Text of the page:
Facing the possibility that President Obama might not win a second term, his administration accelerated work in the weeks before the election to develop explicit rules for the targeted killing of terrorists by unmanned drones, so that a new president would inherit clear standards and procedures, according to two administration officials.

Obama thinks it's important, under a not-Obama, to have institutionalized rules governing drone strikes. But he "placed himself at the helm of a top secret 'nominations' process to designate terrorists for kill." Judge, jury, and executioner for me, institutions and process for thee!

Obama thinks "it is illegal and unwise for the President to disregard international human rights treaties that have been ratified by the United States Senate," but decided that "looking forward" was more important than investigating and prosecuting torture, a binding treaty requirement. 

So long as others are in office, Obama regards the War Powers Resolution as binding law, and believes that "the President does not have power under the Constitution to unilaterally authorize a military attack in a situation that does not involve stopping an actual or imminent threat to the nation." But legal and prudential standards, however genuinely praised, do not trump Obama's ad hoc judgment in situations like Libya, where he violated the War Powers Resolution.

And surveillance on Americans? Well, Obama "welcomes debate" on the tradeoffs between liberty and security -- except when Obama decides that significant legal interpretations and sweeping new policies should be kept secret, having already carefully balanced things himself. Debate is less important in the singular case in which the judgment of someone as wise as Obama can be substituted.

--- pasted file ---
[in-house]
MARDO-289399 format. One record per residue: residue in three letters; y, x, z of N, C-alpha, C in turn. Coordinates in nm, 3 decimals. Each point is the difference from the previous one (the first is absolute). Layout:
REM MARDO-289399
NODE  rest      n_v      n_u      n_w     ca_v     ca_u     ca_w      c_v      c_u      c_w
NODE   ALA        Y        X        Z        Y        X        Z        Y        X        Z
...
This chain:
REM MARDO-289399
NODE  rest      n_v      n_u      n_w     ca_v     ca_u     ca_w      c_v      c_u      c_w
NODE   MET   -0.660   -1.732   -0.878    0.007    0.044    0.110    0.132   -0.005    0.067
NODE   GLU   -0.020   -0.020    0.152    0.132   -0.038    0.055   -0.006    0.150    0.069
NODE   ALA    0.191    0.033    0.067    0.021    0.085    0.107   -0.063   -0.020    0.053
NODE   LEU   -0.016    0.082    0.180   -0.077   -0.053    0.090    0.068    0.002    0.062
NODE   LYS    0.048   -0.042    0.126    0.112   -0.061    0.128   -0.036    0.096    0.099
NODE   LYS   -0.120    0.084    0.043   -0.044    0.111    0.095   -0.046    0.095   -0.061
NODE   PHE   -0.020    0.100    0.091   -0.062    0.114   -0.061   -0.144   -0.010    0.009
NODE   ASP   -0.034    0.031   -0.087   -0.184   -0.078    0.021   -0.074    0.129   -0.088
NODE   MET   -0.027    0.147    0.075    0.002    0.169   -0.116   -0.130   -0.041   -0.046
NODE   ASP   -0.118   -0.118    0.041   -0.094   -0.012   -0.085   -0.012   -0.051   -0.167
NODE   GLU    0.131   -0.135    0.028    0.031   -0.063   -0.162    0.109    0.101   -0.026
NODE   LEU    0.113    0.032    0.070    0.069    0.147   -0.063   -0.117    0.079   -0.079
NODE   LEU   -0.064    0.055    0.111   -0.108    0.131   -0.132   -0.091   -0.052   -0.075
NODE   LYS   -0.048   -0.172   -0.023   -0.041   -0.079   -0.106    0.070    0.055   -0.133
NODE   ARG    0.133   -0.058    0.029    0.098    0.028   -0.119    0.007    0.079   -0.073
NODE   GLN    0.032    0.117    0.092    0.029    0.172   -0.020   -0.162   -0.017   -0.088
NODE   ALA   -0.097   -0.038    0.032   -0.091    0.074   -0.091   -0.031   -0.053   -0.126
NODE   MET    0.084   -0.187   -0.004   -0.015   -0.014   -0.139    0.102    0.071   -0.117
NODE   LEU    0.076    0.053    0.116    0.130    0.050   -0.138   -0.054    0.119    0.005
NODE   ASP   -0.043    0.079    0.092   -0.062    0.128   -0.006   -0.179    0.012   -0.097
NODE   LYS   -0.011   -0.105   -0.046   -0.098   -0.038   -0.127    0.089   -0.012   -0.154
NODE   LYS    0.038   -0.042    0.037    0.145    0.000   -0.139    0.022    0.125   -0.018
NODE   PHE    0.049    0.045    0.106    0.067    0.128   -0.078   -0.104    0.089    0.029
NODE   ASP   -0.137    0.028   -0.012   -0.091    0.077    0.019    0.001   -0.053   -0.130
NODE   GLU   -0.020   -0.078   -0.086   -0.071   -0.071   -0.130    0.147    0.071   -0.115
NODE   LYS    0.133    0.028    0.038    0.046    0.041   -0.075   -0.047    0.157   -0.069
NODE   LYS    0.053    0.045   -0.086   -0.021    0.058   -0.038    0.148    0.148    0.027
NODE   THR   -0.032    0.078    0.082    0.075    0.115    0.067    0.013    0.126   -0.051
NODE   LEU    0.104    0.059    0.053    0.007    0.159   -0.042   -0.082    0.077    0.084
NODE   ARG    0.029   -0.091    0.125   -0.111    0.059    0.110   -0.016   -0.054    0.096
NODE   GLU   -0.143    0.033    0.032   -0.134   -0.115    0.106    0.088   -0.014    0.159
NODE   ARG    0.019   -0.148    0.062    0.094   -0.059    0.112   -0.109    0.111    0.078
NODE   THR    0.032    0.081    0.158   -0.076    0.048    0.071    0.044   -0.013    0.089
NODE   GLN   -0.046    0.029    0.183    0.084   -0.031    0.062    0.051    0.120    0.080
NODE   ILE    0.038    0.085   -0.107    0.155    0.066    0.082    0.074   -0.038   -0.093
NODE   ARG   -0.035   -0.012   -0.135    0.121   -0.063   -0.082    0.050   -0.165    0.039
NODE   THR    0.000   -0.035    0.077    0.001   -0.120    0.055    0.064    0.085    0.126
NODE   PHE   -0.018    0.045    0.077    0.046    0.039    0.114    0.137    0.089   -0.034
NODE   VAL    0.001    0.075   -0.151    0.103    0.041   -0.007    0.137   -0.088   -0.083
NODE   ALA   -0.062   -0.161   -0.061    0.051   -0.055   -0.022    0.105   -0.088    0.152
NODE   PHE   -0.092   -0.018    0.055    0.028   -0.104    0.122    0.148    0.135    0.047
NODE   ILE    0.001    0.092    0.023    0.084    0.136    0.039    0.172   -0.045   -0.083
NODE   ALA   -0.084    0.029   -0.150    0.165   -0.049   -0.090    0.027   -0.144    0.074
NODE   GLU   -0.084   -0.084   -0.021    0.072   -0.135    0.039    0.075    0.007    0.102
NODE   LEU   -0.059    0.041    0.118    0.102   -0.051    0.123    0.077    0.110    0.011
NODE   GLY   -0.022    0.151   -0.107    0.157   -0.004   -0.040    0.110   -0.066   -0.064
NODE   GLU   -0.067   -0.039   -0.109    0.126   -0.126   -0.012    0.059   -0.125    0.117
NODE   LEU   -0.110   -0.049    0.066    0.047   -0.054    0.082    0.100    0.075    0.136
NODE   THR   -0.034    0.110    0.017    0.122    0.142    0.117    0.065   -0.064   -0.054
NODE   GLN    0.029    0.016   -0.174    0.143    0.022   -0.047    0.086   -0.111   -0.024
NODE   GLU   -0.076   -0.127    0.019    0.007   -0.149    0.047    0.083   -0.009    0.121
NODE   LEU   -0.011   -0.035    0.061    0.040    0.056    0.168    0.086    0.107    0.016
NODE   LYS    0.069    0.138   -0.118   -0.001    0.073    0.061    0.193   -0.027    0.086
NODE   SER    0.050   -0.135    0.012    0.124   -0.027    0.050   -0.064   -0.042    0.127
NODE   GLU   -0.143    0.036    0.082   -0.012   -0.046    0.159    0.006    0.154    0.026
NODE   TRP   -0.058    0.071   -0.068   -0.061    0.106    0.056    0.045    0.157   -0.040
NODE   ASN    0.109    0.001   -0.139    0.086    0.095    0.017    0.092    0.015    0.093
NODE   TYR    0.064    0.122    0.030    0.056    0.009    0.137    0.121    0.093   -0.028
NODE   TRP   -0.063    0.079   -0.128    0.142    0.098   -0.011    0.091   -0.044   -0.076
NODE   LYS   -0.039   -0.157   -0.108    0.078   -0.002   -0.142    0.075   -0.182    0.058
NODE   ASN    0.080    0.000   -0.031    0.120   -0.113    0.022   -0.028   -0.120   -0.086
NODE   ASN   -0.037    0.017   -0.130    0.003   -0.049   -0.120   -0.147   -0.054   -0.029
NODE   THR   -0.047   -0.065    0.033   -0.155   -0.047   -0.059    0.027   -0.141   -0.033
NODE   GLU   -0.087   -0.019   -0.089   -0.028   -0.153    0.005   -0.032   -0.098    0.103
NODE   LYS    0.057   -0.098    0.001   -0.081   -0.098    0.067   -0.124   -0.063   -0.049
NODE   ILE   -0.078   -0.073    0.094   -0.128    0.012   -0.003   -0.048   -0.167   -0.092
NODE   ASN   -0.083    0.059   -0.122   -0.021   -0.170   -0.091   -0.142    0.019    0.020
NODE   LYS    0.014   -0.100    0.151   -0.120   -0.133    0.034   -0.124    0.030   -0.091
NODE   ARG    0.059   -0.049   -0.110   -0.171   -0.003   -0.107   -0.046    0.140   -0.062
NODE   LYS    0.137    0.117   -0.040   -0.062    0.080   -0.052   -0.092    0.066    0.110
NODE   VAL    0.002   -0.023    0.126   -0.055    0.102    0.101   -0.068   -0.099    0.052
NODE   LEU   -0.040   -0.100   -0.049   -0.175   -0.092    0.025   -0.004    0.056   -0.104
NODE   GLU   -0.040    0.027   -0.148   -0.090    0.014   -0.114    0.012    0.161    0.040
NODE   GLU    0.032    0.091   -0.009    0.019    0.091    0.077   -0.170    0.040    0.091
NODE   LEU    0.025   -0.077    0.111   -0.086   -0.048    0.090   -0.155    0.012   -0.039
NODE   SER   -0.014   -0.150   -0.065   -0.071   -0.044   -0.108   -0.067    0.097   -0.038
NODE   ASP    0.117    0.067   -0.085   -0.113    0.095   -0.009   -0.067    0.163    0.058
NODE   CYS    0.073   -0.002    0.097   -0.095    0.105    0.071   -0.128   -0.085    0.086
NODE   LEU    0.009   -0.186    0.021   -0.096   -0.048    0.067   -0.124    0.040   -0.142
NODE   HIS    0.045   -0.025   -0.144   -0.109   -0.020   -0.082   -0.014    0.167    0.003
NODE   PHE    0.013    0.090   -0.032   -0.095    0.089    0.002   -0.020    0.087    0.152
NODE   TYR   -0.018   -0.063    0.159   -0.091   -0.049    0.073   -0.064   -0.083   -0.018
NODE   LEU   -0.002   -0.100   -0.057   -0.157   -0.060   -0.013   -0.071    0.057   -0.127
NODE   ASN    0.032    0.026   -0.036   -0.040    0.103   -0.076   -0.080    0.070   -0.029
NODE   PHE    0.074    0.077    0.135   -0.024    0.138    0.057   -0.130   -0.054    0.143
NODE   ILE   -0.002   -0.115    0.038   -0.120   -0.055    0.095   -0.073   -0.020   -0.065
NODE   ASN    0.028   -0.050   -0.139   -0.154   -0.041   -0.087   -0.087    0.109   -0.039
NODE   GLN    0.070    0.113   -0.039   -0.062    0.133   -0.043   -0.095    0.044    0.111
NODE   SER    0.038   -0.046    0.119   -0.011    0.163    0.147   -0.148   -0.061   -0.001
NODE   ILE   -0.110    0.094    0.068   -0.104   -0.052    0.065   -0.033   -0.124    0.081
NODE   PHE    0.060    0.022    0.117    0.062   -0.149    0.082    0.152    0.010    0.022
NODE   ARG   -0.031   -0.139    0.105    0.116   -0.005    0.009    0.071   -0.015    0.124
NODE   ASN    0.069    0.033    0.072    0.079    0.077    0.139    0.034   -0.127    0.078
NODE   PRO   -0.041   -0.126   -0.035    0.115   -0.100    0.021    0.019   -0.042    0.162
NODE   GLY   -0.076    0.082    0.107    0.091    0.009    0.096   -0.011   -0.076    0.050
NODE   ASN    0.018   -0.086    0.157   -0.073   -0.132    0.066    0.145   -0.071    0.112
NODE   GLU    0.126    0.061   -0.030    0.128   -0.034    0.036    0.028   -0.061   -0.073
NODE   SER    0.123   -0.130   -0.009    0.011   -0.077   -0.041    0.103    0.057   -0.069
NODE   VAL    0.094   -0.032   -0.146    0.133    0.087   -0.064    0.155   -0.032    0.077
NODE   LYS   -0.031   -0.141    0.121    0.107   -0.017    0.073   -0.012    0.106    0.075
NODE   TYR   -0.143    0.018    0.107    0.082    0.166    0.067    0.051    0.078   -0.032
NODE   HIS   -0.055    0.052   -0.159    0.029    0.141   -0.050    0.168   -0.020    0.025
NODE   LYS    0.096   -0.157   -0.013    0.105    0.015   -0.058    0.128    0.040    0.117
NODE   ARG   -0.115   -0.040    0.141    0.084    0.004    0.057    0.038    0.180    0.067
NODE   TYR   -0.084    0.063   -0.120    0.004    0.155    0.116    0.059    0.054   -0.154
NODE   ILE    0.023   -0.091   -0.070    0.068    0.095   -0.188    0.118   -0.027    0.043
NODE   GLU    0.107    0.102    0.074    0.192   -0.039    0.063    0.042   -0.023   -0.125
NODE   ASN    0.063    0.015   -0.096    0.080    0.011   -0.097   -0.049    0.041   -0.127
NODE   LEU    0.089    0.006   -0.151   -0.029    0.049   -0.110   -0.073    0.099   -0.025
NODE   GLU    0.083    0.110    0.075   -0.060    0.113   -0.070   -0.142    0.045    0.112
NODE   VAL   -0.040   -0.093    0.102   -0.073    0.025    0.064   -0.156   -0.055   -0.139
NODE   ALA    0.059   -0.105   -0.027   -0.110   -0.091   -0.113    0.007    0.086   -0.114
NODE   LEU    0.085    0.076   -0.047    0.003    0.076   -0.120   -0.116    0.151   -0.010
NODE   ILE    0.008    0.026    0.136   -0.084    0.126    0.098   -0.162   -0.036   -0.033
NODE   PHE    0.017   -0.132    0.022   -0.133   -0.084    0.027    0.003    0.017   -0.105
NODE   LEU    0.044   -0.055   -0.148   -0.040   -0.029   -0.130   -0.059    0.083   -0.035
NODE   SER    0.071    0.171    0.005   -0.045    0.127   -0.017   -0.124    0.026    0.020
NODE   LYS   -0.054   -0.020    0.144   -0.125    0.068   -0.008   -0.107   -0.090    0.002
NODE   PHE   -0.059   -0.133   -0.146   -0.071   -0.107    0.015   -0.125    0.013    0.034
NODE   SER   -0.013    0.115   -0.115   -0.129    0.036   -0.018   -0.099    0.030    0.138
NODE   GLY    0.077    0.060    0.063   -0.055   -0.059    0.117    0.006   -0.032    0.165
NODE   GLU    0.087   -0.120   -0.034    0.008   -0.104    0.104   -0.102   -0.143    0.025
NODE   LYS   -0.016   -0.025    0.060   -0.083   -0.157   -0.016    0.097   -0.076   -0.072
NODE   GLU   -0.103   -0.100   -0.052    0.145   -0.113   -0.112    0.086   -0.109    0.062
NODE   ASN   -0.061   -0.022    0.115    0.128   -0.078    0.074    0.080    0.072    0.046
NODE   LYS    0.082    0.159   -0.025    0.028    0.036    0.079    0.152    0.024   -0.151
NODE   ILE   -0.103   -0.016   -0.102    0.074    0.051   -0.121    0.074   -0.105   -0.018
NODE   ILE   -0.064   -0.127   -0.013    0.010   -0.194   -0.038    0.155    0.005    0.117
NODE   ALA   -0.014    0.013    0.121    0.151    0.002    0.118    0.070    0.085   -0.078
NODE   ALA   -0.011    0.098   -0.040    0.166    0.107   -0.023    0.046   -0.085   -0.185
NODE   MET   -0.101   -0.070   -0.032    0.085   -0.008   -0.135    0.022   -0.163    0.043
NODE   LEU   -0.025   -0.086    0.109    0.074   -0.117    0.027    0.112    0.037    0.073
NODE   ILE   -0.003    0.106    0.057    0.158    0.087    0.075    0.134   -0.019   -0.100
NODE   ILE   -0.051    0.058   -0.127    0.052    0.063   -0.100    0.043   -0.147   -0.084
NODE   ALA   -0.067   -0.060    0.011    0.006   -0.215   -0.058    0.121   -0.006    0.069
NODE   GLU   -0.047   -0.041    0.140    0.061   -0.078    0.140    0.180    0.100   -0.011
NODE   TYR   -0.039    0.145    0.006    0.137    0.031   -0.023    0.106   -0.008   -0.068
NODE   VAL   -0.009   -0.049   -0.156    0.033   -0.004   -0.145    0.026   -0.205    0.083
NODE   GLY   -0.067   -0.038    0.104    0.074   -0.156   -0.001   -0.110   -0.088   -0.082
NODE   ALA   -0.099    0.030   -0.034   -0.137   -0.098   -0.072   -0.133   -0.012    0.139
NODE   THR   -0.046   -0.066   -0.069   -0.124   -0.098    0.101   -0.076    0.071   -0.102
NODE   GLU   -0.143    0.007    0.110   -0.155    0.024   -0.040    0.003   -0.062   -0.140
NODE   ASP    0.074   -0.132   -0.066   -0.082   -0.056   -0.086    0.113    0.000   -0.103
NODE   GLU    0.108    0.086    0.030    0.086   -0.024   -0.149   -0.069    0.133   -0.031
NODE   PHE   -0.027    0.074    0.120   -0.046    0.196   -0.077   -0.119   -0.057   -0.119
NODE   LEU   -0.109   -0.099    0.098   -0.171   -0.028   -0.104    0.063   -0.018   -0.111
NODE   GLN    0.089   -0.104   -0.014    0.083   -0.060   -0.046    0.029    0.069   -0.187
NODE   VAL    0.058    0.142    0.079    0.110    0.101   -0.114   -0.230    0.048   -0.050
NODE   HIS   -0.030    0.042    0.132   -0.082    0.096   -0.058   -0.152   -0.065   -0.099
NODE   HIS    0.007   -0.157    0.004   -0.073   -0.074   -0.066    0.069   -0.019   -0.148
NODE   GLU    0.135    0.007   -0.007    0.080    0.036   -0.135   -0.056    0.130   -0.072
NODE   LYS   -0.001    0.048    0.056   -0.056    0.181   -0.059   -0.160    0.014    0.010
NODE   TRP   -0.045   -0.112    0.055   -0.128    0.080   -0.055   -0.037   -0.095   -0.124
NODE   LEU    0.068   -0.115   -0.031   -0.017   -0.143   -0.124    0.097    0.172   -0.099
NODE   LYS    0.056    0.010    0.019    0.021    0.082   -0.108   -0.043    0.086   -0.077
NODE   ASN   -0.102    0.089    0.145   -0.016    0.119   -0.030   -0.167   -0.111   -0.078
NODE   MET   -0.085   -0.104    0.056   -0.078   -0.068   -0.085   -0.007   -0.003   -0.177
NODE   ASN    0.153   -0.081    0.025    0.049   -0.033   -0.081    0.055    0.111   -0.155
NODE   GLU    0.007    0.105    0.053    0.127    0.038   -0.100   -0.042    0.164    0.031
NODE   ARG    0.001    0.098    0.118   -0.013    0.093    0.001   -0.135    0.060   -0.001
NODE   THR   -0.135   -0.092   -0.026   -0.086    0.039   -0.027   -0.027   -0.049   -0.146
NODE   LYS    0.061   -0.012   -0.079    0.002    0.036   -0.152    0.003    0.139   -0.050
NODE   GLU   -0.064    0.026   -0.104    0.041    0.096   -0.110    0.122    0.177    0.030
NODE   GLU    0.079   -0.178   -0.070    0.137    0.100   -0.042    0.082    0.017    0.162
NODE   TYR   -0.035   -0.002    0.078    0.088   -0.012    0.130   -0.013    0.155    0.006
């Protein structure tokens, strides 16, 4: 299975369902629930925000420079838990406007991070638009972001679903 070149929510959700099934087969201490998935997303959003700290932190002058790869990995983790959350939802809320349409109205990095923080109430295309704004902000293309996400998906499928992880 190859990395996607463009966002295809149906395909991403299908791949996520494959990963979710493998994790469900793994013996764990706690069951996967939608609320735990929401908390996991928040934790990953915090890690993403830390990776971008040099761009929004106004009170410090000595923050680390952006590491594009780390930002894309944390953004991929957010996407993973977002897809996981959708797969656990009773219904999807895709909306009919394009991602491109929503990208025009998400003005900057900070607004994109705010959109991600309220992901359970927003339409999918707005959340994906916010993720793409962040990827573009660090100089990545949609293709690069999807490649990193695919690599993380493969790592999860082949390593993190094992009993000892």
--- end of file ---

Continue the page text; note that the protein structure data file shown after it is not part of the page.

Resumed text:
Do you see the similarity now? When it comes to doing whatever the hell one wants, or not doing it, due to legitimate constraints, Cheney's avowed preference and Obama's revealed preference are the same. In their own ways, they both subvert whatever it is that gets in their way. Obama thinks of himself as balancing lots of complicated factors -- and somehow it always comes out that he has to assume more power than he thought prudent when others were exercising it. 

What a coincidence!

Cheney and Obama both had apologists encouraging this arrogance in them, though in different ways. Cheney's cheerleaders argued for a powerful presidency, testicle-crushing and all. Obama's arrogance has been bolstered more by the pundits insisting that his decisionmaking prowess is akin to Reinhold Niebuhr playing 12-dimensional chess against Wile E. Coyote.

He is so wise, thinking dimensions beyond the comprehension of his doubters! We're so lucky to have him! 

In fact, many of Obama's decisions since taking office have been imprudent. His arrogant insistence on preserving his own ability to act as he pleases, in every circumstance, comes at a steep cost. Having maximized the prerogatives of the one man he trusts more than anyone on earth -- Barack Obama -- he's expanded the prerogatives of all the presidents who'll follow him, many of whom he won't trust. His shortsightedness has been irresponsible and discrediting.

Rather than correcting the "process" problems of the Bush years and the tendency to subvert the law, he has compounded them, and given them the veneer of bipartisan acceptance. Thanks to Obama, who had the chance to reverse it, Cheney's notion of the executive is winning. The U.S. desperately needs a leader who values institutions and law more than his or her own judgment. Or at least a Congress that isn't so impotent as to let the executive branch behave so arrogantly.

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Conor Friedersdorf is a staff writer at The Atlantic, where he focuses on politics and national affairs. He lives in Venice, California, and is the founding editor of The Best of Journalism, a newsletter devoted to exceptional nonfiction.